The $187.5-million contract for Transport Layer’s Tranche 0 is an initial test and demonstration phase, with two prime contractors building a total of 20 satellites. The first step toward building an interoperable, connected secure mesh network, it will help enable Joint All-Domain Operations, allowing warfighters to stay ahead of emerging threats. By linking nodes together, seamless connectivity is created between all domains, much like today’s smartphones.

«We see a world across all warfighting domains where fourth and fifth-generation fighters and tactical forces on the ground can connect seamlessly with holistic situational awareness», said Kay Sears, vice president and general manager of Lockheed Martin Military Space. «Interoperability and battlespace connectivity are critical to staying ahead of our adversaries».

The 10 satellites, operating in Low Earth Orbit, will provide secure high-bandwidth, low-latency data links. Additionally, new Link 16 network connectivity will be introduced to space. This capability will connect to systems that include fighter aircraft like F-16, F-22, and F-35, missile defense networks like PAC-3 and THAAD, weapons systems, and Integrated Air and Missile Defense (IAMD) networks, and will provide sensor-to-shooter targeting and situational awareness for tactical land and maritime warfighters.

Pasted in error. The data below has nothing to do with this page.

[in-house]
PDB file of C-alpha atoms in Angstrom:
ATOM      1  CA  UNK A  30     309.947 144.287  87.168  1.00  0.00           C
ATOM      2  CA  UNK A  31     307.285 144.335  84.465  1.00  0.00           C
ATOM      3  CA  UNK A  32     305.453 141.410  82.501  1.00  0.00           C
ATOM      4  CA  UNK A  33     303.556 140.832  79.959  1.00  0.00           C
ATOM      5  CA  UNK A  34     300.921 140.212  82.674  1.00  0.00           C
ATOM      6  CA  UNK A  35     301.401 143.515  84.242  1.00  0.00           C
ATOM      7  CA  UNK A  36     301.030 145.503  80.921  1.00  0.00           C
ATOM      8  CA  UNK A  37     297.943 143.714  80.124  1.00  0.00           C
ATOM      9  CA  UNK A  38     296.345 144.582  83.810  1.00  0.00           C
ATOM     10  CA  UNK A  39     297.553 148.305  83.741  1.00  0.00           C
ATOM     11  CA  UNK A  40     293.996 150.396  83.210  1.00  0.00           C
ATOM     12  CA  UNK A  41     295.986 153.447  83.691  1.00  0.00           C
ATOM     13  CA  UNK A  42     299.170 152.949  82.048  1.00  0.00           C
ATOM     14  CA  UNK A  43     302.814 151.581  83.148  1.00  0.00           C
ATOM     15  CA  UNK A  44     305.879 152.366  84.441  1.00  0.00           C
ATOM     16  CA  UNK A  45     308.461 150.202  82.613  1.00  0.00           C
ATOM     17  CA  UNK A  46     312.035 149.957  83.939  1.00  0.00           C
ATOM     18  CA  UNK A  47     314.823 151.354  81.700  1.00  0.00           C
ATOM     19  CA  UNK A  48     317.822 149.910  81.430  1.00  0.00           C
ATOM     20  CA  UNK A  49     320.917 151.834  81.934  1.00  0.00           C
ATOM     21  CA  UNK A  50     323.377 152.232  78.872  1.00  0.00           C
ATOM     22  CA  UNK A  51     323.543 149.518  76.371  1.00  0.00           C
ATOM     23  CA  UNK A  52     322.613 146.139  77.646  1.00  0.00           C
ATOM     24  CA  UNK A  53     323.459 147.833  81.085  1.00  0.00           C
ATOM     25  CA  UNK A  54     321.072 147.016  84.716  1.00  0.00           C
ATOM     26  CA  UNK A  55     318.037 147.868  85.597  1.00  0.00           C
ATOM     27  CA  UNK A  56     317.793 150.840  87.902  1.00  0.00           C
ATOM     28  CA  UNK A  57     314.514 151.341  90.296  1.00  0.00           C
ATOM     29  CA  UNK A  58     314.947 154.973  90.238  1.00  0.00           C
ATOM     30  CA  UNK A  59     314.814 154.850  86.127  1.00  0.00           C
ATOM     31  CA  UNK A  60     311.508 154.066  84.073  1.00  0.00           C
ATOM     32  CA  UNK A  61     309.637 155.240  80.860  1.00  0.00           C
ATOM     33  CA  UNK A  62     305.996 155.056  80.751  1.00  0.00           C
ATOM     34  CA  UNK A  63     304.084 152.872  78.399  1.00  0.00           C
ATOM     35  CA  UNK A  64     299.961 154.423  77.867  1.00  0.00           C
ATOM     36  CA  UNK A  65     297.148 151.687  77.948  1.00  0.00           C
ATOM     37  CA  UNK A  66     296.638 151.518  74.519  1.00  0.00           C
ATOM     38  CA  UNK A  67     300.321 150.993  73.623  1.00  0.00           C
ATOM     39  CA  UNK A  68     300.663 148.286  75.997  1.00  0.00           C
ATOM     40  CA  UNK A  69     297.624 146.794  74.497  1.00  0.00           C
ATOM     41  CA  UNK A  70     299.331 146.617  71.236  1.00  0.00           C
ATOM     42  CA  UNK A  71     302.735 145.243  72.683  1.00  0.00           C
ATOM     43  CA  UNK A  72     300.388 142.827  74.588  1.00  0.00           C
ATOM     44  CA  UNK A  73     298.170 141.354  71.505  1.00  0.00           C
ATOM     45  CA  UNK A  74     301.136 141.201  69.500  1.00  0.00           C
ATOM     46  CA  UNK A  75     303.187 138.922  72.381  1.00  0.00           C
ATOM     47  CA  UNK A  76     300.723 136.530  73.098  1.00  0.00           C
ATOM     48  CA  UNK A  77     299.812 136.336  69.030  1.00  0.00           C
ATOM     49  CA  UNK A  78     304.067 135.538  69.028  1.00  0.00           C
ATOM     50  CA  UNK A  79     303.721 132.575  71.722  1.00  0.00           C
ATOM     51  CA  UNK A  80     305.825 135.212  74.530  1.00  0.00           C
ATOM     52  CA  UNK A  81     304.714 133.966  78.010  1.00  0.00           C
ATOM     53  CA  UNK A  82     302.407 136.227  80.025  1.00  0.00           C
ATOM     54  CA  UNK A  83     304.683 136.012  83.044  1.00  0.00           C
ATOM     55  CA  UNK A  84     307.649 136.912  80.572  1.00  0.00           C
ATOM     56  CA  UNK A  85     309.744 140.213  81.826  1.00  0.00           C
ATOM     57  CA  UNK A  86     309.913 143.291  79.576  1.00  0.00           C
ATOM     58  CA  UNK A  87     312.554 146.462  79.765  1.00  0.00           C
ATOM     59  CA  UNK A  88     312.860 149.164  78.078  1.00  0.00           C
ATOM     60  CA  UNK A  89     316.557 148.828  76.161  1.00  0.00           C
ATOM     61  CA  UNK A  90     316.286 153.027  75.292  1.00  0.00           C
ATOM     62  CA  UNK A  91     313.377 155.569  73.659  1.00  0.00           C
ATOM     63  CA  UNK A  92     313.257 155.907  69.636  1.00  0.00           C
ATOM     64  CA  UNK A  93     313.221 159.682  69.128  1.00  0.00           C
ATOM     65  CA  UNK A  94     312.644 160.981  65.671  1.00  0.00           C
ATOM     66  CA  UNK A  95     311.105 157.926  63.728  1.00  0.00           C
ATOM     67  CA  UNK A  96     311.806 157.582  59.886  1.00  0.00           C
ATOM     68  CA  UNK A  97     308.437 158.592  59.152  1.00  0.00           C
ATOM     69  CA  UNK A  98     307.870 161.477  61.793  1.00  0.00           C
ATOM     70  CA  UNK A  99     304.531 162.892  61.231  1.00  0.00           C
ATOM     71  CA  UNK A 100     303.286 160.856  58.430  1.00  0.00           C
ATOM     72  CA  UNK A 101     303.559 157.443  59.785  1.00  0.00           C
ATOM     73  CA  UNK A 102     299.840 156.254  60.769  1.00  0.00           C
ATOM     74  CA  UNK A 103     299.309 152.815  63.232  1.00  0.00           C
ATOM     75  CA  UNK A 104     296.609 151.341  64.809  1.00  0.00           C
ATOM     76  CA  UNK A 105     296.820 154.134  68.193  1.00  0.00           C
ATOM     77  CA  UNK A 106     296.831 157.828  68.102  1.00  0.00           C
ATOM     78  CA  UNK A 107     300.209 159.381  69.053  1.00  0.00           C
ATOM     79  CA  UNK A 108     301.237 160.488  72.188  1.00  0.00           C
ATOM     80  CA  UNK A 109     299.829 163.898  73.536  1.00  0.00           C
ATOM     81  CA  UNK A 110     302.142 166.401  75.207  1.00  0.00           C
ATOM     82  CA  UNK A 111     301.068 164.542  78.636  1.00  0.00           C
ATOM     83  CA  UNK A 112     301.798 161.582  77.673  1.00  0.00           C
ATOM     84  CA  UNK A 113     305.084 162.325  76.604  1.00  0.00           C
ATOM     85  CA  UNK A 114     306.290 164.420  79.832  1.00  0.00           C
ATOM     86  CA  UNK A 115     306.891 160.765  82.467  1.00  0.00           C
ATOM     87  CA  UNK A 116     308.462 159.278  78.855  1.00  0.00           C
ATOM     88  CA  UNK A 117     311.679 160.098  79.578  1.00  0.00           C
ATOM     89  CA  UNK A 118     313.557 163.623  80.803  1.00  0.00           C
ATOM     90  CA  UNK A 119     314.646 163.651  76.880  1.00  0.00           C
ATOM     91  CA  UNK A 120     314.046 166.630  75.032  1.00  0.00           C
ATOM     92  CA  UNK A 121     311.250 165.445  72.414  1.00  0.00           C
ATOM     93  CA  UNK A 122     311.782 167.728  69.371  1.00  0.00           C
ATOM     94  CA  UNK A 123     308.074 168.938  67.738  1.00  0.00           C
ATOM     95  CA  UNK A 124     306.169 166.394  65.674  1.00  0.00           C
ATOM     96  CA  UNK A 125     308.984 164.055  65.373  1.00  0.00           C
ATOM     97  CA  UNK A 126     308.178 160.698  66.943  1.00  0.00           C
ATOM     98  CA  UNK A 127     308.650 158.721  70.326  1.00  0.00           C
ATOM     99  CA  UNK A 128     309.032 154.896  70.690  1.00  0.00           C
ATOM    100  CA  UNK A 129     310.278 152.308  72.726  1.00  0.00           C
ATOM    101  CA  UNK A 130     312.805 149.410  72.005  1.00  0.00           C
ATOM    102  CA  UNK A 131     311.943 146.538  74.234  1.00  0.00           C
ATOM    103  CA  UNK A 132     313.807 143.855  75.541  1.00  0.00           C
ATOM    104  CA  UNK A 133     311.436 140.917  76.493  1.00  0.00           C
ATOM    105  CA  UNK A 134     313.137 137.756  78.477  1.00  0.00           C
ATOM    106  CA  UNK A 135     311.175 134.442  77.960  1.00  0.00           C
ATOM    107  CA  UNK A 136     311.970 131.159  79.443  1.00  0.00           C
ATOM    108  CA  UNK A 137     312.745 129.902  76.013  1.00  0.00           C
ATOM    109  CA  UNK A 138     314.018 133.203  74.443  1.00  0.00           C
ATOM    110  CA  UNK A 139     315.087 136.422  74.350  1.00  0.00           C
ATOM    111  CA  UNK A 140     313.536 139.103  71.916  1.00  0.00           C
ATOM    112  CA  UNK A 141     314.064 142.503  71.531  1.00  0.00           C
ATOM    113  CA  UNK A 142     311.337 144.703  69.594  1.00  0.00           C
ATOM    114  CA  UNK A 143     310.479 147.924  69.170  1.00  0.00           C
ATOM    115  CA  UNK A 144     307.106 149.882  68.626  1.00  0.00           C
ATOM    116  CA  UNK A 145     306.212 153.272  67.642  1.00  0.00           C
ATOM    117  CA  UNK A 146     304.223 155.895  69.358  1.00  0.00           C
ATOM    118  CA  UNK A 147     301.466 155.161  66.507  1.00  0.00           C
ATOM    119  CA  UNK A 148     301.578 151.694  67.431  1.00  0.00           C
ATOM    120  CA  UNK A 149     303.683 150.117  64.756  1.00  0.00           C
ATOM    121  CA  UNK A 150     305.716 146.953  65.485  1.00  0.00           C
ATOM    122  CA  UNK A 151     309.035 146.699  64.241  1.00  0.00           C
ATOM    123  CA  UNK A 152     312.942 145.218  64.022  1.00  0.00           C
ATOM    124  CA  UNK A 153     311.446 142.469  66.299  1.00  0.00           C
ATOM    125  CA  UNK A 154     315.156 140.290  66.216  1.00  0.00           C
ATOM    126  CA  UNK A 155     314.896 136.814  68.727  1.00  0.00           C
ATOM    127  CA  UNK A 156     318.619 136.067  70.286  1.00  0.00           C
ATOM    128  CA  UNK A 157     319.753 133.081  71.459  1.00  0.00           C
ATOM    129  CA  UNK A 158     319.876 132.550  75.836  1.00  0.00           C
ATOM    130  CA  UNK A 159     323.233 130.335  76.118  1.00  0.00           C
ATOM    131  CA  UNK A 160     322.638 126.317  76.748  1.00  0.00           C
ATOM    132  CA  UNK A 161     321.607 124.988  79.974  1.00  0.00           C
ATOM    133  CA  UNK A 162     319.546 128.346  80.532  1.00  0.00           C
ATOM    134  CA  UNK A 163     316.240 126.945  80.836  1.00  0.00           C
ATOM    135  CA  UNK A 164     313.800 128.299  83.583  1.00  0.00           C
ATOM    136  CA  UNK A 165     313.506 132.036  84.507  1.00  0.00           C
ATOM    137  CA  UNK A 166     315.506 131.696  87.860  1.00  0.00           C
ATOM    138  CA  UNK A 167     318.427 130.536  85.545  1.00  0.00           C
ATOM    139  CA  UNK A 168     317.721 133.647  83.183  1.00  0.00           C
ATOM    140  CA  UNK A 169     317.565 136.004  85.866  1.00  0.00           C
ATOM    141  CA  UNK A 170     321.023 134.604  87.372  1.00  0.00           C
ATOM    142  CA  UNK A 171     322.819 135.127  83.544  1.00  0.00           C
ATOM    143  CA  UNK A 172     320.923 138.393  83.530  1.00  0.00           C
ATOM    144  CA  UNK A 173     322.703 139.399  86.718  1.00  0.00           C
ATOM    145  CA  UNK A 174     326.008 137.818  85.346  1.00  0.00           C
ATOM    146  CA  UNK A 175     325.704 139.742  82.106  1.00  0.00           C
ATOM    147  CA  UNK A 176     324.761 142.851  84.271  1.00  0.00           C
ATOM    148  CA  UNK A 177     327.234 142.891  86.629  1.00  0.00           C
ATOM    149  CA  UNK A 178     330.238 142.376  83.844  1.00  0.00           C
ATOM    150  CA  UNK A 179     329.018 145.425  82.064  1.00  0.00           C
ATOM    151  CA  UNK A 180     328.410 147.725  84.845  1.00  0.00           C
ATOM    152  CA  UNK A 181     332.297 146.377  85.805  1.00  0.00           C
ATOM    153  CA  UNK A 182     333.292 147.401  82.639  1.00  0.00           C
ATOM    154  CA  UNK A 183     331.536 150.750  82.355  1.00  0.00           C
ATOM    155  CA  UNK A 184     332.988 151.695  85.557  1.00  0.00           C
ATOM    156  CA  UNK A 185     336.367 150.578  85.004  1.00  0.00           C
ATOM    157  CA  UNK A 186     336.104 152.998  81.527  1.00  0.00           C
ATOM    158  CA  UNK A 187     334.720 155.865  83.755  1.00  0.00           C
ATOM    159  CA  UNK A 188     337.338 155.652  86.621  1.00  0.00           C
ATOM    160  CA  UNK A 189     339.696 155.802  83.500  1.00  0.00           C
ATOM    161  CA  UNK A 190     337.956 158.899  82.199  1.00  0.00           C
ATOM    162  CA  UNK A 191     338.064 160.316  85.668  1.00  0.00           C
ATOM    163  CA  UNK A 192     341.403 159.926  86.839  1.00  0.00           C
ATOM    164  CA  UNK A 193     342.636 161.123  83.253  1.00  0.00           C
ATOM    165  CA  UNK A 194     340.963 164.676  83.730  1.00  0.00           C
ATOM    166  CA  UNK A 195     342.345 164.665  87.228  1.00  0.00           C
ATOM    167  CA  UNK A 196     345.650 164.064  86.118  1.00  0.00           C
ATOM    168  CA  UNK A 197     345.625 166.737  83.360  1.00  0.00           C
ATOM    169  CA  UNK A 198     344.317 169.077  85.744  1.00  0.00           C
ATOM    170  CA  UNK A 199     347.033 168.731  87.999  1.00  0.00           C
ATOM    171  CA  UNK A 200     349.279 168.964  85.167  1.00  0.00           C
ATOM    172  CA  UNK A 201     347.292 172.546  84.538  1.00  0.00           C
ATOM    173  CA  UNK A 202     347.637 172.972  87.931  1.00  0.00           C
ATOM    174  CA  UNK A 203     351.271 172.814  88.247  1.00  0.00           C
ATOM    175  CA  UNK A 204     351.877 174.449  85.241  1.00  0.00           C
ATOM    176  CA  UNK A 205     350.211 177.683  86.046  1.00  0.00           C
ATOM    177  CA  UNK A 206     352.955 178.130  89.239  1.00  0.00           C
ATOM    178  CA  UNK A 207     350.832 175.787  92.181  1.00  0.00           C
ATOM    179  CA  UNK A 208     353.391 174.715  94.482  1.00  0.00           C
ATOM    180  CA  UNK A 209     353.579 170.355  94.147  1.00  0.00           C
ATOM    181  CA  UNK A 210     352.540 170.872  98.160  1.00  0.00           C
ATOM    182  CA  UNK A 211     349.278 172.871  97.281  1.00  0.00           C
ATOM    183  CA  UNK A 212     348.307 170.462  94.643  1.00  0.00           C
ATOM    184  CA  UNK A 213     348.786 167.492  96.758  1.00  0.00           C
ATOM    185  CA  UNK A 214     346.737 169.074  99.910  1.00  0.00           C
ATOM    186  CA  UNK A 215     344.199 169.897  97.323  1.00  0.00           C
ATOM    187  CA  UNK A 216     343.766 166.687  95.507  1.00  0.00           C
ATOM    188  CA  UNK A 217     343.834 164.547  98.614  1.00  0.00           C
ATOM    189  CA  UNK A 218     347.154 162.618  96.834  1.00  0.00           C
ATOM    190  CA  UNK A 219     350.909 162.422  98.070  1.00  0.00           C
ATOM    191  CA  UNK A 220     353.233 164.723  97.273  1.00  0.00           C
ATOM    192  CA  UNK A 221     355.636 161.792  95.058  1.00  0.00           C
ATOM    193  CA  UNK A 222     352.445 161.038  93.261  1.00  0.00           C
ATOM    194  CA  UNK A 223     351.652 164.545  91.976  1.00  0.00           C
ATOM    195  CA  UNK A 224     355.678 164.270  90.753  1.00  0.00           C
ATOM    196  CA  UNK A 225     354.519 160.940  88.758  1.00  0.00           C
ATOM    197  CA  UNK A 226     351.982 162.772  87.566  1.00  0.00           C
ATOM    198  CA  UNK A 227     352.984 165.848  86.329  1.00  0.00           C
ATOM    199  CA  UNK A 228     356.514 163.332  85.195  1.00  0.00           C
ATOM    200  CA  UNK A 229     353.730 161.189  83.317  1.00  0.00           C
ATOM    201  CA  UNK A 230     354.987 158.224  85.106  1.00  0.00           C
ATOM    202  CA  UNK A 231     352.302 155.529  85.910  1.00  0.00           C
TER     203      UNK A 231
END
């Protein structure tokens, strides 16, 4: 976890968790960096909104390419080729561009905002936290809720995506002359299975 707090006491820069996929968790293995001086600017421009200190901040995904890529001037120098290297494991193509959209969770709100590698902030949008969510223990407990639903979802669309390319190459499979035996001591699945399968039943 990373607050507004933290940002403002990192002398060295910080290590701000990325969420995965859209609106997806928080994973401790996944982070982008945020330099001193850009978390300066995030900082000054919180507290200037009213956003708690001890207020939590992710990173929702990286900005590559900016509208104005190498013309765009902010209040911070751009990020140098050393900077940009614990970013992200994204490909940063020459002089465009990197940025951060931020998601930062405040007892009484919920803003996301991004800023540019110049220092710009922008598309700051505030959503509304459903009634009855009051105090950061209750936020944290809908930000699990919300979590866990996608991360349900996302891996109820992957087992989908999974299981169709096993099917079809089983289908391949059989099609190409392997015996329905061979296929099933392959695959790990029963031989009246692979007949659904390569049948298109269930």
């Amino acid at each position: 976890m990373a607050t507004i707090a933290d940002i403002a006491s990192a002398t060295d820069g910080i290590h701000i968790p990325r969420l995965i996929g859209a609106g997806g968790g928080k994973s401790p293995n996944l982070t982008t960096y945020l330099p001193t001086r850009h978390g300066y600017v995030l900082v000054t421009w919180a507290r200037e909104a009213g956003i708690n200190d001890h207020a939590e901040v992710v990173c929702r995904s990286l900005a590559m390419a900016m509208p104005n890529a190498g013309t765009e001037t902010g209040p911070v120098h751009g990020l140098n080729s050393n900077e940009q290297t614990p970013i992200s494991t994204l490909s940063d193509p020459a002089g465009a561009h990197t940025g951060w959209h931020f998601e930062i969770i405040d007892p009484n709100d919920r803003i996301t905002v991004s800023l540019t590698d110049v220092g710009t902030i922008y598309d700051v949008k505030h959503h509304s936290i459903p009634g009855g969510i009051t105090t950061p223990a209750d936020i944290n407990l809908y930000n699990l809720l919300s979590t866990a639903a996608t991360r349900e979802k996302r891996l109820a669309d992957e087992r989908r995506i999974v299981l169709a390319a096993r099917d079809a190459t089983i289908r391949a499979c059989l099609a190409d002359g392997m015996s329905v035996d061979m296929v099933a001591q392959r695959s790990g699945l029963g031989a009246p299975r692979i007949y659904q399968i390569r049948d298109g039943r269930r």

Changing the Dynamics of Warfighting

This beyond-line-of-site tracking, targeting and communications will dramatically extend U.S. warfighting options and allows additional coalition and allied partners to eventually bring their capabilities into the network. Interoperability extends into space with prospective data connections to commercial satellite communications (SATCOM) and other military protected satcom systems, which will require close partnership with multiple companies across industry.

 

How Software Adds Flexibility to Missions

Each Transport Layer satellite will be fully-software defined, using SmartSat, Lockheed Martin’s software-defined platform that makes it easier to dynamically add and quickly change missions in orbit through simple app uploads. The satellites will also be fully cyber-hardened from day one using Lockheed Martin’s Cyber Resiliency Level model to identify cyber strengths and weaknesses so we can address those early in the design process.

The Transport Layer contributes to resilience in space communications. Mission resilience comes from being able to form a seamless network of networks, with network nodes spanning multiple domains and services provided via multiple tactical data links, making it much harder for an adversary to disrupt because of network diversity and node distribution.

First Qualification Test

Northrop Grumman Corporation conducted its first ground test of an extended length 63-inch-diameter/160-centimeter-diameter Graphite Epoxy Motor (GEM 63XL) on August 13, 2020 in Promontory, Utah. This variation of the company’s GEM 63 strap-on booster was developed in partnership with United Launch Alliance (ULA) to provide additional lift capability to the Vulcan Centaur vehicle.

Northrop Grumman conducted the first test of its GEM 63XL rocket motor to serve the United Launch Alliance Vulcan Centaur on August 13 at its Promontory, Utah, facility